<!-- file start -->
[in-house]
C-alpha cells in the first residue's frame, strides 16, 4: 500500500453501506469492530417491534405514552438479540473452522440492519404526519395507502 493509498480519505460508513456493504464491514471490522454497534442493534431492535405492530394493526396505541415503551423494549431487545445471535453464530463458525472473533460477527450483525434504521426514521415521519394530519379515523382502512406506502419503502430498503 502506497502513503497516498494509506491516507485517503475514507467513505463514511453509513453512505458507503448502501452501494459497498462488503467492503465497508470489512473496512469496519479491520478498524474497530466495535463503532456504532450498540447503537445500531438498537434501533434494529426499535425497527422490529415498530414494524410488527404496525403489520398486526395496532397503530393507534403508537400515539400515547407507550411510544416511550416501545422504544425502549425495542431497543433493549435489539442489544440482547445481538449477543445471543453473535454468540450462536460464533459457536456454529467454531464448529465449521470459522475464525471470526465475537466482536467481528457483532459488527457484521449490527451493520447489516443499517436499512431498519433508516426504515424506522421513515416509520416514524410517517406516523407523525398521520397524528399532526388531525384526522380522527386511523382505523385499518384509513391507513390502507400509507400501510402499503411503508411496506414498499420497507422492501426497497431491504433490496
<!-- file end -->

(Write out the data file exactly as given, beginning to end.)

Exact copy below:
[in-house]
C-alpha cells in the first residue's frame, strides 16, 4: 500500500453501506469492530417491534405514552438479540473452522440492519404526519395507502 493509498480519505460508513456493504464491514471490522454497534442493534431492535405492530394493526396505541415503551423494549431487545445471535453464530463458525472473533460477527450483525434504521426514521415521519394530519379515523382502512406506502419503502430498503 502506497502513503497516498494509506491516507485517503475514507467513505463514511453509513453512505458507503448502501452501494459497498462488503467492503465497508470489512473496512469496519479491520478498524474497530466495535463503532456504532450498540447503537445500531438498537434501533434494529426499535425497527422490529415498530414494524410488527404496525403489520398486526395496532397503530393507534403508537400515539400515547407507550411510544416511550416501545422504544425502549425495542431497543433493549435489539442489544440482547445481538449477543445471543453473535454468540450462536460464533459457536456454529467454531464448529465449521470459522475464525471470526465475537466482536467481528457483532459488527457484521449490527451493520447489516443499517436499512431498519433508516426504515424506522421513515416509520416514524410517517406516523407523525398521520397524528399532526388531525384526522380522527386511523382505523385499518384509513391507513390502507400509507400501510402499503411503508411496506414498499420497507422492501426497497431491504433490496